Charles Gilvarg 4 Replies Charles Gilvarg, professor emeritus of molecular biology, passed away on Jan. 6, 2013.
I met Prof. Gilvarg when I first started working at Princeton. In reading the article, it brought back many memories, and with my responsibility being the Lab Equipment, supplies & chemicals Purchasing Agent, I had a fair share of interaction with him. We had this little genesis of a building attached to Chemistry on Williams St. at the time, and it was called BioChem Sciences. He was a brilliant man, and everything we ordered and touched was cutting edge and new, and required much research. Not being in any of his classes, in this way he taught me as well, about a new science that was still taking off, to the huge building now located on lower Washington Rd. I didn’t just “purchase”, he schoole dme, and I learned the why & the how of Equipment we were purchasing, and he, in and of himself, gave me a Education as well. I remember his tight smile, he looked like he was always “testing” you! It was amazing how fast that Science exploded, of course, to what we now call Molecular Biology. Thanks for my little piece of your journey Prof. Gilvarg, and for the things you taught me – may you Rest In Peace Professor.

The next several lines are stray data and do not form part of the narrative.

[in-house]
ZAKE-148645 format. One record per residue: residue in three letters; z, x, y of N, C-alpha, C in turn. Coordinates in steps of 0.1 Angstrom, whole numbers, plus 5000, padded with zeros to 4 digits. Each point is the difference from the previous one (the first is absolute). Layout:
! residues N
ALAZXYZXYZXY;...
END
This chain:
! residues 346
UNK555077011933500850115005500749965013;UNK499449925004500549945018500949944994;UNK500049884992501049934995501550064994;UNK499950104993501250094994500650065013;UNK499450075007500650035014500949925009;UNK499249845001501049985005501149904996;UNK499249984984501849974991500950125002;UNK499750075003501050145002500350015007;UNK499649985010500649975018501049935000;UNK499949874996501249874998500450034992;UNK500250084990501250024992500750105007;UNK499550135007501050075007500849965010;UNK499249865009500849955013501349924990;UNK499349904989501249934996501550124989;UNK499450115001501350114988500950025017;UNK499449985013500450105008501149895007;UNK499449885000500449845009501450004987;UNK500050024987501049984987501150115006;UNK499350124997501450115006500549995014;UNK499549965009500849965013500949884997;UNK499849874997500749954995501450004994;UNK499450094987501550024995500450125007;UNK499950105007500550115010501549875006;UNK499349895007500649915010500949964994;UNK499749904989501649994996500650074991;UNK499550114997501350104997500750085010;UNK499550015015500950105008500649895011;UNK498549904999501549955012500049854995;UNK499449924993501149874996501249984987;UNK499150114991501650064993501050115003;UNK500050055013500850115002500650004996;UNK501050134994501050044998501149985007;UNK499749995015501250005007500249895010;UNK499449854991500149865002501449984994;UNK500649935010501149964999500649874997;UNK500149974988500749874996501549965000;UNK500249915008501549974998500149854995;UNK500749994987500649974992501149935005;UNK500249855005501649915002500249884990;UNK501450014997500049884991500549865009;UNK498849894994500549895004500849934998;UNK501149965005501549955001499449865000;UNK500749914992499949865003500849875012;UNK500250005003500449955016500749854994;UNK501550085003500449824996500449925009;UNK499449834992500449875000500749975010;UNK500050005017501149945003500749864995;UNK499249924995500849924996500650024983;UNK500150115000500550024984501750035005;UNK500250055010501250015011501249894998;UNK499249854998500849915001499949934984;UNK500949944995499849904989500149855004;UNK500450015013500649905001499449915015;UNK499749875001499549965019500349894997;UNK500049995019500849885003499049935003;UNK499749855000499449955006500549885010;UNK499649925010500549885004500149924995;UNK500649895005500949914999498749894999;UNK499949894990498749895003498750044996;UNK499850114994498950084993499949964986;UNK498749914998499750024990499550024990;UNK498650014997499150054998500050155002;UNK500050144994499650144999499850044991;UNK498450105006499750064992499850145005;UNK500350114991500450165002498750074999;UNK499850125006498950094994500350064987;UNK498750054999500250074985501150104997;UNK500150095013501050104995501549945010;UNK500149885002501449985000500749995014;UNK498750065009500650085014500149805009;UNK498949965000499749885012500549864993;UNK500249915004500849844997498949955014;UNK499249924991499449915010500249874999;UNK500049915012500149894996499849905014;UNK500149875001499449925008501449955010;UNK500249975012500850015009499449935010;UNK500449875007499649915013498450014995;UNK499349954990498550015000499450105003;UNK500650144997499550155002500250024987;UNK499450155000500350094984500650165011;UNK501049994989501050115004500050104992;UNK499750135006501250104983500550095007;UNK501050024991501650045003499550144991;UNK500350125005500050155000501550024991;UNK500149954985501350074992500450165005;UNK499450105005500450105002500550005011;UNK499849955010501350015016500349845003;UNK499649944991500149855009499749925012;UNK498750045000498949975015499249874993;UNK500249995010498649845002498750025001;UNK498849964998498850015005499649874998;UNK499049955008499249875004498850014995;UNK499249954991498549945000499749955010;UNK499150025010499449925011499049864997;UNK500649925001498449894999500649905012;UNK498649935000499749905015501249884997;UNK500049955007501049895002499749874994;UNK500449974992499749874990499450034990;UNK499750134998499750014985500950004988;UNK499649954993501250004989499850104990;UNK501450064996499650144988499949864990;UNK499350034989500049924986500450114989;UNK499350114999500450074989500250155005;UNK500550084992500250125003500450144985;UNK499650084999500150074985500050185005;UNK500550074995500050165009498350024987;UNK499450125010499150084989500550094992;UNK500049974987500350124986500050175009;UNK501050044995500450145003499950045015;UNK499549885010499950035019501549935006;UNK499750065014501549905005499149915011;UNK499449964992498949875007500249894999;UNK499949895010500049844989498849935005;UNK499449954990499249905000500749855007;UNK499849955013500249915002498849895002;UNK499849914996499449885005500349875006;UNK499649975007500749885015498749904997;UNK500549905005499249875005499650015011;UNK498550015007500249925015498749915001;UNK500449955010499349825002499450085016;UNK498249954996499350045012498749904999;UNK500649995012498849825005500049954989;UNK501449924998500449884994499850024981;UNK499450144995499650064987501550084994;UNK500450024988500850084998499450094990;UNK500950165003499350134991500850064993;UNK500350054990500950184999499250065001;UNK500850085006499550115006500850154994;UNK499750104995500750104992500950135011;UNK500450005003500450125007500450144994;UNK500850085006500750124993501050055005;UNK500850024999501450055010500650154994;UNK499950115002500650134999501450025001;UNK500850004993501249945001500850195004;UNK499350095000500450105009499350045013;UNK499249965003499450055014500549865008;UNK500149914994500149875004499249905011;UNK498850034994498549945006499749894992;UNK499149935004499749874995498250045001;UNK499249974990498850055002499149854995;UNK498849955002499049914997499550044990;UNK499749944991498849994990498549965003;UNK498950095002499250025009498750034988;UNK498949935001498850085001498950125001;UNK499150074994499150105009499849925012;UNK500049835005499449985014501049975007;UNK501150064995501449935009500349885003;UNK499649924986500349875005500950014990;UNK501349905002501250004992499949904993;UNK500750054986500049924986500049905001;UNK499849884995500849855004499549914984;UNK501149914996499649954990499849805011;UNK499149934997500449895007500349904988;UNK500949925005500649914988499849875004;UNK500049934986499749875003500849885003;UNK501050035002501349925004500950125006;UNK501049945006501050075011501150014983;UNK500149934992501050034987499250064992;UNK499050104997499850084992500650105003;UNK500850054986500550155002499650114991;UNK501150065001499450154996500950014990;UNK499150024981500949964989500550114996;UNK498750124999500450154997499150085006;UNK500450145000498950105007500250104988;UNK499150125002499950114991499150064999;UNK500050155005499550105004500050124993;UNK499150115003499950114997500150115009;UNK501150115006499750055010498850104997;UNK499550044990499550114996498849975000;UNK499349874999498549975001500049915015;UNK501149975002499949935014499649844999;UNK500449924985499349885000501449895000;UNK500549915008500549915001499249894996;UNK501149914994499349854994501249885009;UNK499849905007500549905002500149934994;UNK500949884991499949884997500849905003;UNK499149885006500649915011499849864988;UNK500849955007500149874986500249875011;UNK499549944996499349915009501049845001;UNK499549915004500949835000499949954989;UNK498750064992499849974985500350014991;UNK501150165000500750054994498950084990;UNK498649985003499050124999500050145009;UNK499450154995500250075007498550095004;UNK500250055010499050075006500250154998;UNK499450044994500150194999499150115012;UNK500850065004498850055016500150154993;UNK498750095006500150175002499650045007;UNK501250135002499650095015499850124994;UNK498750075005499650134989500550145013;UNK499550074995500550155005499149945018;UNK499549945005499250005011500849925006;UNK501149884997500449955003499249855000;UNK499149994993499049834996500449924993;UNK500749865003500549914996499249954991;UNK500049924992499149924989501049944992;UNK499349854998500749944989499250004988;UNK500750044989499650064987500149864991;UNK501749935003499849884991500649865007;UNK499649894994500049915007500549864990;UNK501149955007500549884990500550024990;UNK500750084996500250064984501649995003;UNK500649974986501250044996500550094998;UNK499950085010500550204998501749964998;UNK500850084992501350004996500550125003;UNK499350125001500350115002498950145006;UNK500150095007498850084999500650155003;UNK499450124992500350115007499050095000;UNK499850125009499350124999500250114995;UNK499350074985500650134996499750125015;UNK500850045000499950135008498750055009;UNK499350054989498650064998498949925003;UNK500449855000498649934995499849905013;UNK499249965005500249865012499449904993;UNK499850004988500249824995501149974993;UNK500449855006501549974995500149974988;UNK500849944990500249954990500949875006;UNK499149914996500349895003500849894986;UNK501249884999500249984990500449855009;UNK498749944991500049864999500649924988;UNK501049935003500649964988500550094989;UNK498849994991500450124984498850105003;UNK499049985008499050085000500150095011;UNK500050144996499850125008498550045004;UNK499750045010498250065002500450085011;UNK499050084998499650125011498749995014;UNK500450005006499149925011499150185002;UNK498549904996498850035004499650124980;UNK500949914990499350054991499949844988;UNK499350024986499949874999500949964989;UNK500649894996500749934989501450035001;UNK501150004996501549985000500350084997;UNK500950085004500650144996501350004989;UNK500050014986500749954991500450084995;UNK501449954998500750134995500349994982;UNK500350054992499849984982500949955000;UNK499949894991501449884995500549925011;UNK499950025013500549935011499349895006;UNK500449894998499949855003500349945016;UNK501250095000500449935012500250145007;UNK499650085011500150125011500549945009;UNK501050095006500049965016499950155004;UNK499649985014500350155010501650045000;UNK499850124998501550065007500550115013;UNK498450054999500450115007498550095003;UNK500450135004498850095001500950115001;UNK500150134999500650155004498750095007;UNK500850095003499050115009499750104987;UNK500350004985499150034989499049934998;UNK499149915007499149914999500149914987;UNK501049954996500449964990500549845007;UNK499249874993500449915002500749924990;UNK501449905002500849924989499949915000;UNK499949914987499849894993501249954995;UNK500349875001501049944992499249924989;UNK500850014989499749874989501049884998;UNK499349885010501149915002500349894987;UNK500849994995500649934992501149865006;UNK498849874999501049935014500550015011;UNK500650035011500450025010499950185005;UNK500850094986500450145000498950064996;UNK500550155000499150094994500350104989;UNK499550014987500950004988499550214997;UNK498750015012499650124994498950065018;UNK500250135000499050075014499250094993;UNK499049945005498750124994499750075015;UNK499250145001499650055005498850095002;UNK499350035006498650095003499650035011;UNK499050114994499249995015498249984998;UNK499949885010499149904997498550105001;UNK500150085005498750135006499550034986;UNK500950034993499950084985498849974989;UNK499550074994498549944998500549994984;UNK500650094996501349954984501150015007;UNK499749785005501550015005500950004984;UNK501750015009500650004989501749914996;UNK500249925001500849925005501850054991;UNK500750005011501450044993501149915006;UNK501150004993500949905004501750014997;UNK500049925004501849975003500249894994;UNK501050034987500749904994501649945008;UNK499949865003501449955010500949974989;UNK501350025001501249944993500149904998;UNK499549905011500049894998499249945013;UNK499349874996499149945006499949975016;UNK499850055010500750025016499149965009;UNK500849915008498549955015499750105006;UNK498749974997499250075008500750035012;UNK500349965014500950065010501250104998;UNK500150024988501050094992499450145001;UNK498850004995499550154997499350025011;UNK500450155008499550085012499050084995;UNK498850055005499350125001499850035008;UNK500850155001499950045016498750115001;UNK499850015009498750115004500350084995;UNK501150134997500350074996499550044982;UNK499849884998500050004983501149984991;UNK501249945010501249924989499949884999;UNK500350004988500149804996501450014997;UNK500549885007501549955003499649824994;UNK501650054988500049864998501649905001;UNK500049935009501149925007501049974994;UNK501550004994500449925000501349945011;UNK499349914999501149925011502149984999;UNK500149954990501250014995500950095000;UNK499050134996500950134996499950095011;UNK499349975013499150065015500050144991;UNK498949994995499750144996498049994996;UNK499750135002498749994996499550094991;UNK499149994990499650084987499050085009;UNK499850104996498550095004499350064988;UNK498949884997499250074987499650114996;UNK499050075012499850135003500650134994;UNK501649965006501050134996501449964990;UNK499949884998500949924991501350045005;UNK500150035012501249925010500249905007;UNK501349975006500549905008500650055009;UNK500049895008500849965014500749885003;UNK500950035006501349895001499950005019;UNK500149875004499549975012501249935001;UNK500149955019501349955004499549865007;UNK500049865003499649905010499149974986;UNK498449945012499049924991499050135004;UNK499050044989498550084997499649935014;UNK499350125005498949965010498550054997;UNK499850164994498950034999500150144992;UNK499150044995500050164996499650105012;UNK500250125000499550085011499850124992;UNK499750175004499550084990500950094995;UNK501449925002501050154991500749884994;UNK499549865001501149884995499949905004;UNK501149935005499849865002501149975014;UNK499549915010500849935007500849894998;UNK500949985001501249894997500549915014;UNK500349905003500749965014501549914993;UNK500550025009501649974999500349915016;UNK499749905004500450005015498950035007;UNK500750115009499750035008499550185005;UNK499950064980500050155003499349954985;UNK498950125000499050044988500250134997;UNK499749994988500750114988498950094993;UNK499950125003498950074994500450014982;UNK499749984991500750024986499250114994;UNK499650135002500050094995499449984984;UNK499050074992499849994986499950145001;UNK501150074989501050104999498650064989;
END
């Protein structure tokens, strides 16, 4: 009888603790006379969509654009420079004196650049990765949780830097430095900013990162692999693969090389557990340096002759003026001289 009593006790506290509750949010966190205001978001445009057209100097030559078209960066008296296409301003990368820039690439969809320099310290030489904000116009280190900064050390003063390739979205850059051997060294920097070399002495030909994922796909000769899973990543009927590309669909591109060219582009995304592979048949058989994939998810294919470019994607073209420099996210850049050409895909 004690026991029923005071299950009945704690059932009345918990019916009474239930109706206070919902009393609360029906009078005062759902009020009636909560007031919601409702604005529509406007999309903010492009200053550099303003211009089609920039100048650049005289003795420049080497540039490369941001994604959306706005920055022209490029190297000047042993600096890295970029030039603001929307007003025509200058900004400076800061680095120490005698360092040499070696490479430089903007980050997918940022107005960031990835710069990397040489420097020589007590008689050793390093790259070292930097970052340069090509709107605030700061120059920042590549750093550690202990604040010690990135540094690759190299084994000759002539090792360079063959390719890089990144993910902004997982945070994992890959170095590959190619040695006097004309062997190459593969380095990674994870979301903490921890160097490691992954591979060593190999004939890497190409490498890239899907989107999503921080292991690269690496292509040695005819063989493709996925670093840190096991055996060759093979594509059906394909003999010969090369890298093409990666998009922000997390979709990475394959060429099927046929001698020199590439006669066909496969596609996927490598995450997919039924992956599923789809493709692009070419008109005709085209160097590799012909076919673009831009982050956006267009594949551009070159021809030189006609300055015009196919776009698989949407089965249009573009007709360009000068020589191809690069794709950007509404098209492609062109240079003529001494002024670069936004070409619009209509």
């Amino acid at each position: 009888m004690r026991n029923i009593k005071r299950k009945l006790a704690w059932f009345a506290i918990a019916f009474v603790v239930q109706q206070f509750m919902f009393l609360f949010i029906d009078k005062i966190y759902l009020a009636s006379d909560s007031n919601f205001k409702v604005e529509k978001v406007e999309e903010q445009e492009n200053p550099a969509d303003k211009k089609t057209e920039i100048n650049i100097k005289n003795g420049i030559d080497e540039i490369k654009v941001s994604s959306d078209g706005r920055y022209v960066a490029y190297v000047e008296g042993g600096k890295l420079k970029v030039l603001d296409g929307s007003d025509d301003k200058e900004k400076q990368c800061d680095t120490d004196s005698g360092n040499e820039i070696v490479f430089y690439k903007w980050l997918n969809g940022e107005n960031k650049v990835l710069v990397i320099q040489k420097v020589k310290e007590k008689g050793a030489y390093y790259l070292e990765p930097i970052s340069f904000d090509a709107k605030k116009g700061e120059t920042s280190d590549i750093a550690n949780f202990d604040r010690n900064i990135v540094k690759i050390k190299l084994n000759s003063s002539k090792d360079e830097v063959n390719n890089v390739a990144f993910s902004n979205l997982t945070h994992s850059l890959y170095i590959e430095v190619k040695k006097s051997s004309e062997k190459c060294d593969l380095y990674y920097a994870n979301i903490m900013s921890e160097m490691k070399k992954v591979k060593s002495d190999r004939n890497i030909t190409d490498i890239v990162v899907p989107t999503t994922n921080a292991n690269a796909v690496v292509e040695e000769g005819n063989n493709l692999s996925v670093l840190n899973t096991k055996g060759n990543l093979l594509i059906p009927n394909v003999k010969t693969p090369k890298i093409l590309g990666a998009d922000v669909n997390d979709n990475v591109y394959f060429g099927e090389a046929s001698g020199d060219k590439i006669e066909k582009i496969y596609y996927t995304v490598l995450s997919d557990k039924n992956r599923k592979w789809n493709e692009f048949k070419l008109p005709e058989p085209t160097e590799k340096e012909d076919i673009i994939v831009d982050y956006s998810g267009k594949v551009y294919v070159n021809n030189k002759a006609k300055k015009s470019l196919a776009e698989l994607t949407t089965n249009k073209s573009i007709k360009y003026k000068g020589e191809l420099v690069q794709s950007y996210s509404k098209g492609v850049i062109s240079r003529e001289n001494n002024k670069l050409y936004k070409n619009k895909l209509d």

Thank you Mr Aanonnsen for your lovely senitments. I’m sure my husband learned from you as well. He said that he learned something from everyone he worked with.
I’ve only been at Princeton for less than 2 years but I’ve seen Dr. Gilvarg every day. He would come into the main office of Molecular Biology every day at 3pm and get a decaf. coffee. His warm smile and hello were the highlight of my day. I did not get to know him very well but seeing him every day was a pleasure. He will be missed.
I met Charlie 1961 when I joined the Dept. of Biochemistry of NYU. he was one of the most brilliant individuals I knew, with a highly critical mind and little tolerance for stupidity. Unforgotten is his comment to a medical student during an oral exam: “the only thing standing between a hundred thousand dollars and you is me”. After my return to Zurich Charlie came to my lab for a Sabbatical, in which he developed a original method for mapping the sequence of oligonucleotides derived from Qbeta RNA, a subject far removed from his previous interests. His witty response when I told him of a paper by my competitor Sol Spiegelman, saying “if Spiegelman claims this, it must be wrong”: “he is not that reliable”. I am very sad to hear of his demise. I think of him with admiration and affection.